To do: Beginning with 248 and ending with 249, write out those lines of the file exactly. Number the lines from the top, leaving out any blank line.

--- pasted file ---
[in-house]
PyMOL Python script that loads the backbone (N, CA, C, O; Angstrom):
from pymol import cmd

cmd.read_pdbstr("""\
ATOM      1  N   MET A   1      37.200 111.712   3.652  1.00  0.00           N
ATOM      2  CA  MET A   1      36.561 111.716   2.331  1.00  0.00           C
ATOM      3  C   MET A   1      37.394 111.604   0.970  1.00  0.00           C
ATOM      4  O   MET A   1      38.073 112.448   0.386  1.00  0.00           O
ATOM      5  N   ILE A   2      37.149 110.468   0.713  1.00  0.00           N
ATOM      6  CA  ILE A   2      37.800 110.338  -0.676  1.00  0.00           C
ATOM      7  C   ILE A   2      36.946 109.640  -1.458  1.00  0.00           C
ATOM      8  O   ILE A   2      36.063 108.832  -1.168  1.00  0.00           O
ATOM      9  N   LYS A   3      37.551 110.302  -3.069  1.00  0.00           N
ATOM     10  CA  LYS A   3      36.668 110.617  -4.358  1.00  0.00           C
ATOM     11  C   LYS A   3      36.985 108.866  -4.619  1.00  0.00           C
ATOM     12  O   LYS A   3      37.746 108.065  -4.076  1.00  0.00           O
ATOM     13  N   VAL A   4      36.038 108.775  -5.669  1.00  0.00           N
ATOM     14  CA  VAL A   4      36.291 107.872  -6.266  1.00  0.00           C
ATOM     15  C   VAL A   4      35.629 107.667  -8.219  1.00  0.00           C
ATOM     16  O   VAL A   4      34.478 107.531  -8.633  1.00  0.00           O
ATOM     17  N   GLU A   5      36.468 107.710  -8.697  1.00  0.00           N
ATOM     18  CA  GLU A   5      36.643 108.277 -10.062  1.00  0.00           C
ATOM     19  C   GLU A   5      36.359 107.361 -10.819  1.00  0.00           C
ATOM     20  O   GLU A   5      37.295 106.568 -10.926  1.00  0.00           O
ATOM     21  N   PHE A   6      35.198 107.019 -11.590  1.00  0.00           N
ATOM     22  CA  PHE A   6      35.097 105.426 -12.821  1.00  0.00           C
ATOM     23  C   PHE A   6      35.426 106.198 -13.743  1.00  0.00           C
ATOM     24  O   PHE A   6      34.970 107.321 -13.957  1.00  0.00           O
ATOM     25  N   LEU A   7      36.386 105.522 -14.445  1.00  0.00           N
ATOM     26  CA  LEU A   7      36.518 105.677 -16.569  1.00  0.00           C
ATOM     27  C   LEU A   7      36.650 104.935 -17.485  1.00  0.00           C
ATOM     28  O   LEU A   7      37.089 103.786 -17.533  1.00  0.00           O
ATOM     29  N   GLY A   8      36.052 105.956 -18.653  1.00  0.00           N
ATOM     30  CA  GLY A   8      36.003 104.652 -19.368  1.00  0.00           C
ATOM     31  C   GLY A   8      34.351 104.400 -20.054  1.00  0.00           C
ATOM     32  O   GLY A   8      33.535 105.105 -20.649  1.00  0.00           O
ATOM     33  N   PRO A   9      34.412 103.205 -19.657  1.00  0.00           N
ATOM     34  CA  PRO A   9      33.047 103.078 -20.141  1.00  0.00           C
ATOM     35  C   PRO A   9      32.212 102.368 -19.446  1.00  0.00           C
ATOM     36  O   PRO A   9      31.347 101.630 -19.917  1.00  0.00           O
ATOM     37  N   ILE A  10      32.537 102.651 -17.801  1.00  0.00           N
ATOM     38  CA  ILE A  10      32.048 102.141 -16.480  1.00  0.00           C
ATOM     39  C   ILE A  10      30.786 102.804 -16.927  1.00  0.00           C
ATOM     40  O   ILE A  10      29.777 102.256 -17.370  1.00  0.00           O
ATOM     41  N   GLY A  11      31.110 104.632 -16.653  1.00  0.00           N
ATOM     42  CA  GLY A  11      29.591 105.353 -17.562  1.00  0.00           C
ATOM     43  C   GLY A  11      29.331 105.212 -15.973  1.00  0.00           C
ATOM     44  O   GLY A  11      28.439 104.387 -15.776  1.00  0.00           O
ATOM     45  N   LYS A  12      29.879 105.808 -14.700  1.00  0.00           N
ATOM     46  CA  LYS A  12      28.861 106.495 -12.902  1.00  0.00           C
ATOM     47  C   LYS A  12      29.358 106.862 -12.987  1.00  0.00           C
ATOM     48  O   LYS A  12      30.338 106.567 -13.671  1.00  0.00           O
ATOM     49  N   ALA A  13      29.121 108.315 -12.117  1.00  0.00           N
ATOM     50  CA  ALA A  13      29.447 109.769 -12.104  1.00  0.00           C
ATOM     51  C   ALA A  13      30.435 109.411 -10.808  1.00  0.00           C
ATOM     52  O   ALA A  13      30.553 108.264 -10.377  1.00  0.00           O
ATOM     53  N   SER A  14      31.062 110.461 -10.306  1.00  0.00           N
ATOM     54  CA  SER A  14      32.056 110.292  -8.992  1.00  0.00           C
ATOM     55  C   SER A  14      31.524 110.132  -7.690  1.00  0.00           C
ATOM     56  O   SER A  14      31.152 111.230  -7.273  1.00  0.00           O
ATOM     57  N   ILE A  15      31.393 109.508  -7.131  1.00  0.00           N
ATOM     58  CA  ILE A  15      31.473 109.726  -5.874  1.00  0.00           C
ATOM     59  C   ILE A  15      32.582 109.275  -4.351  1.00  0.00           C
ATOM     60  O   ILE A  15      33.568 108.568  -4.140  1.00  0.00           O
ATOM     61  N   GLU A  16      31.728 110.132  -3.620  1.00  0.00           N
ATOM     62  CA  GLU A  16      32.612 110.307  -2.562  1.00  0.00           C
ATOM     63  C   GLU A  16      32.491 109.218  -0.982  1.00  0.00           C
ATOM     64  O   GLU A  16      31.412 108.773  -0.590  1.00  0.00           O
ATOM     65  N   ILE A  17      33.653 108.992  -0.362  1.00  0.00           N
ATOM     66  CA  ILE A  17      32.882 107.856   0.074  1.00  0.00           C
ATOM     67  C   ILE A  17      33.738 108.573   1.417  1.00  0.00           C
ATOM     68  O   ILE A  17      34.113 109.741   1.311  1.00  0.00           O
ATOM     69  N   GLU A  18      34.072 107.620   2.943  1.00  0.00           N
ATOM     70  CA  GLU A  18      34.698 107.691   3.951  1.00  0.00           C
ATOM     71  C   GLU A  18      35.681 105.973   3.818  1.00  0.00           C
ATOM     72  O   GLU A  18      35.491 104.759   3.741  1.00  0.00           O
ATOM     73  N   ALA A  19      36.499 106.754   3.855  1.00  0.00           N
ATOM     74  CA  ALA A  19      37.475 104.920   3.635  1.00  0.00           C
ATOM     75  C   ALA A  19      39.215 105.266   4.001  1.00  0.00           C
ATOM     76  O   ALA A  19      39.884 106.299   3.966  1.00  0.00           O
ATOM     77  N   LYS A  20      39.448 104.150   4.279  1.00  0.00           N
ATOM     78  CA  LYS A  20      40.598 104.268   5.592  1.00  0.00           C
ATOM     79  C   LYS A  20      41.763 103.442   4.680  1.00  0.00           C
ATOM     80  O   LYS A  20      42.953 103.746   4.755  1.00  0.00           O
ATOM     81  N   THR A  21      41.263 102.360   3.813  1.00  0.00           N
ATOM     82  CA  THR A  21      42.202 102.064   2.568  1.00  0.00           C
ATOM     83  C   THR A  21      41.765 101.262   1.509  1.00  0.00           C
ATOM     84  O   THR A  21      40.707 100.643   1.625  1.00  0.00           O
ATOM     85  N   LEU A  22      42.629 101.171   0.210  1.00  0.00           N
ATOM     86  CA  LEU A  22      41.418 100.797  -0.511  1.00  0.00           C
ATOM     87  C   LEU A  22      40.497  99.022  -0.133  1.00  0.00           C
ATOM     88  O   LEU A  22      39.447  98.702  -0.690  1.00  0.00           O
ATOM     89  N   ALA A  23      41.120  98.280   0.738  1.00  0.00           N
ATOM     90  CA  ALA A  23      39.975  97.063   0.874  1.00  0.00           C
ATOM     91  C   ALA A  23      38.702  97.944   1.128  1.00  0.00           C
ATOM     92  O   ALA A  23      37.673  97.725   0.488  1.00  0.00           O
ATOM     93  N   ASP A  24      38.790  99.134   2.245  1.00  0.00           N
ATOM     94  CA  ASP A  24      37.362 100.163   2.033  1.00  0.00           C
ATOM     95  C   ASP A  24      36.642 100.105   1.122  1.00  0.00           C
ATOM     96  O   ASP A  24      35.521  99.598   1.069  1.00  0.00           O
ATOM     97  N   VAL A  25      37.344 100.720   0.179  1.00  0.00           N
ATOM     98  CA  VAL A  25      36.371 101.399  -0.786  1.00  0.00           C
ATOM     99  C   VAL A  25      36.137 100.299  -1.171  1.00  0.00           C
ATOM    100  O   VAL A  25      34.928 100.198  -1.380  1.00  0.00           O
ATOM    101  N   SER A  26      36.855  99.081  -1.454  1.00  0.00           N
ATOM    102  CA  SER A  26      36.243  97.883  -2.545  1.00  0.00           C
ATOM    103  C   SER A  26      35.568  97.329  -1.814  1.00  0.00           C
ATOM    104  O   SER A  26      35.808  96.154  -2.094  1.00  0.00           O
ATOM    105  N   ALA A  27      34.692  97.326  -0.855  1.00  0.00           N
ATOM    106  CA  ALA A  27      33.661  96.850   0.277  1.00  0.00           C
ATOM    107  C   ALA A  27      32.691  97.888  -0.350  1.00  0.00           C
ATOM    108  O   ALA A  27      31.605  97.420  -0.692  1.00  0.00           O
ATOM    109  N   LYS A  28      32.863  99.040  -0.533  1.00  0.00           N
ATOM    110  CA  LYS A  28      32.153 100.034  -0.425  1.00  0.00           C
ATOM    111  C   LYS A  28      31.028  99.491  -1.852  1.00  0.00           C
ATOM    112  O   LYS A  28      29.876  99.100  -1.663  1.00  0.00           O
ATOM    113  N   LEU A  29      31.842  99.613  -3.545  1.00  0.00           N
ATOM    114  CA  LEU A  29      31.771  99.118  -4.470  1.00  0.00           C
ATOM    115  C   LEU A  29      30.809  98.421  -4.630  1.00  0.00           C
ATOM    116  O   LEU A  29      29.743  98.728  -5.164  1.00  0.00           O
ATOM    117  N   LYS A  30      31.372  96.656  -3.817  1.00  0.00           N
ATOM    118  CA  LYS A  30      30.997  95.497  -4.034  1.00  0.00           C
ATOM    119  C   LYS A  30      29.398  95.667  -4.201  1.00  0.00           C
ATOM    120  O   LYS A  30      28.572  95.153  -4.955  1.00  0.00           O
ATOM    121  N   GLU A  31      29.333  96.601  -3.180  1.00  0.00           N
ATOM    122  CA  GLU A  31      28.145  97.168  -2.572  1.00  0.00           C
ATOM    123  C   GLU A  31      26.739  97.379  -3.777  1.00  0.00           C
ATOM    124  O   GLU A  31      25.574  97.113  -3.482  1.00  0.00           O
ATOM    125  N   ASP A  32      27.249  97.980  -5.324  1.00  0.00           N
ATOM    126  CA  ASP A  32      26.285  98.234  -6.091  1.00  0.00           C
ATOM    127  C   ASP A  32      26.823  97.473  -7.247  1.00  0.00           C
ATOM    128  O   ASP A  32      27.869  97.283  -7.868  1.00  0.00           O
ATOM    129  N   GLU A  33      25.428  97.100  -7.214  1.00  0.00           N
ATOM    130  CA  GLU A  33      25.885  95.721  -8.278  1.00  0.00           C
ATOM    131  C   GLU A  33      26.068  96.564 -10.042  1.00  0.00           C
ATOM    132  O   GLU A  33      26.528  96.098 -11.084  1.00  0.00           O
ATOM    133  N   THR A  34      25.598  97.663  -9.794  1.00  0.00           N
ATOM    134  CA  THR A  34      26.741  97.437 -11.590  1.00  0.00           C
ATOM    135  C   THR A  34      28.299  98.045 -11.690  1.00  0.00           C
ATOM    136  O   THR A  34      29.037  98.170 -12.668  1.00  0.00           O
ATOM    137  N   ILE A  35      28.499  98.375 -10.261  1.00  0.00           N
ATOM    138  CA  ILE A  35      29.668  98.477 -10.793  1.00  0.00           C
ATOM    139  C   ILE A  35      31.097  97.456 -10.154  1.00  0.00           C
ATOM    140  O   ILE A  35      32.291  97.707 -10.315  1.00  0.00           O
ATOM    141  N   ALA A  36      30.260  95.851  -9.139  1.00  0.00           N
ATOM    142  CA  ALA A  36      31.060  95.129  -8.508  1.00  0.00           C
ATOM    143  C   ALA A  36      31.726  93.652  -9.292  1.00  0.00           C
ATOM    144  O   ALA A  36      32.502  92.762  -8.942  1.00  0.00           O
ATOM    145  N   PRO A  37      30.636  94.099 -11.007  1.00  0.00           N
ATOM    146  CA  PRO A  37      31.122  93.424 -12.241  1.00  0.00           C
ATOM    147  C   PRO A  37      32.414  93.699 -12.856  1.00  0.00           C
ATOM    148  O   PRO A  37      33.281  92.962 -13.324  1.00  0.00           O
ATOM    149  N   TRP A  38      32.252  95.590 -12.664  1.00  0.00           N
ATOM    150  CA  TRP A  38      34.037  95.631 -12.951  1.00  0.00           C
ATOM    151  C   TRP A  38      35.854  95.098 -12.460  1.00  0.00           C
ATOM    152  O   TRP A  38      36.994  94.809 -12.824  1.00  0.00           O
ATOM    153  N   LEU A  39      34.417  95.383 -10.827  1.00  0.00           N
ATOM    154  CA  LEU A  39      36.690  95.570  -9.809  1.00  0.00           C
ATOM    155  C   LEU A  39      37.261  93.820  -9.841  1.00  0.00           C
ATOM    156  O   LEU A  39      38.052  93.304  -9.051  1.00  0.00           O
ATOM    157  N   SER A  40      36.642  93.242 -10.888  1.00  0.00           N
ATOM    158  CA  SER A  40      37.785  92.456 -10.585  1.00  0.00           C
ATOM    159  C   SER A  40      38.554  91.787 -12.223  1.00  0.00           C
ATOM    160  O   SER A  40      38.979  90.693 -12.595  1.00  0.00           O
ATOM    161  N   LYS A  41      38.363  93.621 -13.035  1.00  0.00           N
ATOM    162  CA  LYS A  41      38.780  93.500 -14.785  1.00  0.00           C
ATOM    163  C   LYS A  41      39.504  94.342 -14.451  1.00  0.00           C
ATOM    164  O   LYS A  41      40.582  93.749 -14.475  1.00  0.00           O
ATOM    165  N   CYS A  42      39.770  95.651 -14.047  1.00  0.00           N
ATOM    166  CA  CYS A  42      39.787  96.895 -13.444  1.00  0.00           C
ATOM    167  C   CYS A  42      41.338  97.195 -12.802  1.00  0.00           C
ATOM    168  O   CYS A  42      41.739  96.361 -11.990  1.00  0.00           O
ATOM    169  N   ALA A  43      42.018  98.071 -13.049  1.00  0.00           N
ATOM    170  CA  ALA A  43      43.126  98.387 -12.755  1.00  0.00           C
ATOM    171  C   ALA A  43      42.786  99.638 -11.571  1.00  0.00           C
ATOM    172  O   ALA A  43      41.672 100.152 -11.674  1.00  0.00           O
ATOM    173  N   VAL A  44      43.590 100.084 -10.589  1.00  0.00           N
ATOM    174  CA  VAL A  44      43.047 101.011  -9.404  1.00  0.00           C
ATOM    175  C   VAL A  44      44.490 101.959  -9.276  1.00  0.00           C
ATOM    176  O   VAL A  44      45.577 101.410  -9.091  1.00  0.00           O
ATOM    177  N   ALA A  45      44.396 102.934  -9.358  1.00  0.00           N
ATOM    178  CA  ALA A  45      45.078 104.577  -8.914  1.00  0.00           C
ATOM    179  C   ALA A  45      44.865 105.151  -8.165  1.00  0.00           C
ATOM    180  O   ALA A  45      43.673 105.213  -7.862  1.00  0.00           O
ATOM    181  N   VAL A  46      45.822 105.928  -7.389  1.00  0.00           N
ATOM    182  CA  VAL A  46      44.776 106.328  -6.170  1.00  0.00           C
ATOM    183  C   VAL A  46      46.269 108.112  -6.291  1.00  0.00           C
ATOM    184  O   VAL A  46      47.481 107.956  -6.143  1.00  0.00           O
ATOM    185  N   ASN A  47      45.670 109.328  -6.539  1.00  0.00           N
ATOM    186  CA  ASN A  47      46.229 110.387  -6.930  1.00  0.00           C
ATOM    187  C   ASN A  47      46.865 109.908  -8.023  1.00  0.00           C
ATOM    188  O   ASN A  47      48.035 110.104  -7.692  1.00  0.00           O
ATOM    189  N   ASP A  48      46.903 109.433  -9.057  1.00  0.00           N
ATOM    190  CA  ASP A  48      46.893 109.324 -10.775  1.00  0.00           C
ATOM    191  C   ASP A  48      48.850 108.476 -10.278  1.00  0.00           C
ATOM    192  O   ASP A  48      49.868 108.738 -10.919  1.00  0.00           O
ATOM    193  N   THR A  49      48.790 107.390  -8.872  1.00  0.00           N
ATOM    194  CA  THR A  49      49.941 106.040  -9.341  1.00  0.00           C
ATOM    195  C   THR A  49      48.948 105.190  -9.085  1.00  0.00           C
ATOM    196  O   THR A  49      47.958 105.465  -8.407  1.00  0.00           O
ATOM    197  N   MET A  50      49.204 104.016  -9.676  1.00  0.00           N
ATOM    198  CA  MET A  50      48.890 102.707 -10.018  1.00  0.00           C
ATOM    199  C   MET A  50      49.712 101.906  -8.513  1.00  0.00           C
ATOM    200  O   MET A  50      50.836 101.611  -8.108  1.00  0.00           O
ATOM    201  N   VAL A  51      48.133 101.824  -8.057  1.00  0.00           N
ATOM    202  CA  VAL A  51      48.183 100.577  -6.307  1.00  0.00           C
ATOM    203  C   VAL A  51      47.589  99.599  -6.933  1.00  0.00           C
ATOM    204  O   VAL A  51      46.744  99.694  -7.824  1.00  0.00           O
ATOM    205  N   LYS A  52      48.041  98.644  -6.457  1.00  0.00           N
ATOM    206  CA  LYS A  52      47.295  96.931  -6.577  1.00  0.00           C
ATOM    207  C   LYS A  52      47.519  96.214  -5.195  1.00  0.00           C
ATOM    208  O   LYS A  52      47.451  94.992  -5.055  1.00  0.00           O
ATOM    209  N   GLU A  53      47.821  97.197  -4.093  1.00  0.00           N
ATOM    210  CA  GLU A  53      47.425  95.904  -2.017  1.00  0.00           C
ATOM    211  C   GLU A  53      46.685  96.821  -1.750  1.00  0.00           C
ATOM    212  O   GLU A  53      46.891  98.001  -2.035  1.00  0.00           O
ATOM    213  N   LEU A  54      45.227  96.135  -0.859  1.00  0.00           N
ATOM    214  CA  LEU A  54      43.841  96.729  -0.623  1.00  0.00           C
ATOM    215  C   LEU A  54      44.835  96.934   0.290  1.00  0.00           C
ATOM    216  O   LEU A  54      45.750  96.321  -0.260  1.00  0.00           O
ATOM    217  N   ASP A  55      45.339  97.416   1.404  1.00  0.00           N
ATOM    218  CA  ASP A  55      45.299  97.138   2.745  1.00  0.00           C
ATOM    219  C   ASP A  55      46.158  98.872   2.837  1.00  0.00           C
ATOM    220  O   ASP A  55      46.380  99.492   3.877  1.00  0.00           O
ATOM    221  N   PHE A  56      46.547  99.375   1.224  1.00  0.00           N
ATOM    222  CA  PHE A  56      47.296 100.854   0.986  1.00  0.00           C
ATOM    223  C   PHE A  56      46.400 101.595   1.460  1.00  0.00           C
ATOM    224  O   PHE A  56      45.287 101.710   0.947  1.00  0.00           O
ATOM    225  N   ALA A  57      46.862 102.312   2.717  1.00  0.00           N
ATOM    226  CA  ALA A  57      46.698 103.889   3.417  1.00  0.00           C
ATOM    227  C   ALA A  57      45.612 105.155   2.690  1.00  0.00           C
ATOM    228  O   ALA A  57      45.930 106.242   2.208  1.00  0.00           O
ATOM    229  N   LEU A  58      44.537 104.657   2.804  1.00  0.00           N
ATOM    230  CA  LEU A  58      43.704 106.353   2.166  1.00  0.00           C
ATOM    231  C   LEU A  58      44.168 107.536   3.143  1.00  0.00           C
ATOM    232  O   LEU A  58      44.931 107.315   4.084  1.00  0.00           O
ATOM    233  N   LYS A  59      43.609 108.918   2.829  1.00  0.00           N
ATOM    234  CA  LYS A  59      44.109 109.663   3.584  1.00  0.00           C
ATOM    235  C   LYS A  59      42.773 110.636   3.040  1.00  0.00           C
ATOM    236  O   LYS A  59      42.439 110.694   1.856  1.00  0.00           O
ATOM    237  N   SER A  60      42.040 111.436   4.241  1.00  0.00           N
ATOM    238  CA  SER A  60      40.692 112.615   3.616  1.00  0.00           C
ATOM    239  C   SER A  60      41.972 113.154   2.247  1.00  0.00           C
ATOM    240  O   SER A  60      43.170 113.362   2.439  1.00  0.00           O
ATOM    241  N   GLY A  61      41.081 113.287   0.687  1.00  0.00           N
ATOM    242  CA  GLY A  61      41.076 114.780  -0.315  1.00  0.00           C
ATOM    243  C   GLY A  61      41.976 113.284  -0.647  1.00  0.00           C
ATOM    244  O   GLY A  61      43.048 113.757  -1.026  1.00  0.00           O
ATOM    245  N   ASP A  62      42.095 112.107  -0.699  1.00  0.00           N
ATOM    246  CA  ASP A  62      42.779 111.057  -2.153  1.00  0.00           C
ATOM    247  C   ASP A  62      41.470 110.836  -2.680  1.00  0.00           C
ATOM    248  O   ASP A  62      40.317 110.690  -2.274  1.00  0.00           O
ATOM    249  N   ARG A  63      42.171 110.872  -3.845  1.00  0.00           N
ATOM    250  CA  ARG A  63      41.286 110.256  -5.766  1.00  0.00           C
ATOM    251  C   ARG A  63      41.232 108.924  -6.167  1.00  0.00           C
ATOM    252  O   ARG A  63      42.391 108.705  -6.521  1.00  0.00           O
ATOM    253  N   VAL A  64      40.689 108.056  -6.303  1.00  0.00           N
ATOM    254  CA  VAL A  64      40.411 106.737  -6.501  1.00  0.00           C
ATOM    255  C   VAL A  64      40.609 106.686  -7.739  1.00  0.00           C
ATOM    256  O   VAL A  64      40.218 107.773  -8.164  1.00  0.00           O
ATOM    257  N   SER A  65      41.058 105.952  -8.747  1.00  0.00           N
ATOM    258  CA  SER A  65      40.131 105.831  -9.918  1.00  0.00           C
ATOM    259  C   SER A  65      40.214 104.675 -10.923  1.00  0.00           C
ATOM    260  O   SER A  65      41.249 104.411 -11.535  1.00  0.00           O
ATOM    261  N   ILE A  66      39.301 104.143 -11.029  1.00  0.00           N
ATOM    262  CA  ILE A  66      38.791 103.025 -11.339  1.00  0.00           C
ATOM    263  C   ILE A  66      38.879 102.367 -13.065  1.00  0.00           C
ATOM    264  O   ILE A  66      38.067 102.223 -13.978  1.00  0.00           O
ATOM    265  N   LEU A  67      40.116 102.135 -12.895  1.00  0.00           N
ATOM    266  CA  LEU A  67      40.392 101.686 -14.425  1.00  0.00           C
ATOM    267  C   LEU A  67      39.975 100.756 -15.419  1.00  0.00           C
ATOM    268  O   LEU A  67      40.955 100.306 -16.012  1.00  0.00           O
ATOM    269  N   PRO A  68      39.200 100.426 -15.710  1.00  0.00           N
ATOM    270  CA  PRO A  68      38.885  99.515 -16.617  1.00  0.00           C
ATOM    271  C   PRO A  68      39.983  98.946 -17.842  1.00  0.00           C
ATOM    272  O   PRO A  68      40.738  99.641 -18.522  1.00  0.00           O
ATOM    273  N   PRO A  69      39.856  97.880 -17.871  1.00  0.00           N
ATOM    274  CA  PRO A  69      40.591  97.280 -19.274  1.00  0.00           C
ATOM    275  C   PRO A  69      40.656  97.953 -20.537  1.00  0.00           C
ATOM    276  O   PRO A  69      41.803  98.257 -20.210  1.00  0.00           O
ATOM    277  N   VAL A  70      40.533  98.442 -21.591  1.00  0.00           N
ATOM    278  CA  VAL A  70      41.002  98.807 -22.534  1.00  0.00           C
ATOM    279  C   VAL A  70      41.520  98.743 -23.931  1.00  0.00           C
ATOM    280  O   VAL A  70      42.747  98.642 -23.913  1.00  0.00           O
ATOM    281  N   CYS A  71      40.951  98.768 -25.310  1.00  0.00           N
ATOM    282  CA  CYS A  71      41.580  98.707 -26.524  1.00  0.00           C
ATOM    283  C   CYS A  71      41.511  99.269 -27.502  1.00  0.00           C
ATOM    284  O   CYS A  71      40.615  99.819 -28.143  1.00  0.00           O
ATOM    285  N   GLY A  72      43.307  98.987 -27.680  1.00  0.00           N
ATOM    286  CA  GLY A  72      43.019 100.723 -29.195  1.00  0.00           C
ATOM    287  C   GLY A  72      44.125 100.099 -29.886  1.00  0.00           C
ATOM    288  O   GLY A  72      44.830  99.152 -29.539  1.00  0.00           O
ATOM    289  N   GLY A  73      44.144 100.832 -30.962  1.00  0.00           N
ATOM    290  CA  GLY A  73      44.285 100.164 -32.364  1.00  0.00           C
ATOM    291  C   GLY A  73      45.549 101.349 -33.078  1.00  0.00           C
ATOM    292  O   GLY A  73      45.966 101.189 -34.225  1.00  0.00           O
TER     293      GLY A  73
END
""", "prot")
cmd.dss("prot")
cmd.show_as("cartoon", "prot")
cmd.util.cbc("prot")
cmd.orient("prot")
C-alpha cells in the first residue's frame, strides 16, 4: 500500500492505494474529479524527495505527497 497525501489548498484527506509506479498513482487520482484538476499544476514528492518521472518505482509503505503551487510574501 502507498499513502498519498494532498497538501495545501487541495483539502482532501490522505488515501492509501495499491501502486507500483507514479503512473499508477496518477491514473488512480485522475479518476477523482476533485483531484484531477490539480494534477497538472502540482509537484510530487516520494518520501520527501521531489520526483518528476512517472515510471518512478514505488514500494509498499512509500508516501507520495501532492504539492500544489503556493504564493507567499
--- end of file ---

ATOM    244  O   GLY A  61      43.048 113.757  -1.026  1.00  0.00           O
ATOM    245  N   ASP A  62      42.095 112.107  -0.699  1.00  0.00           N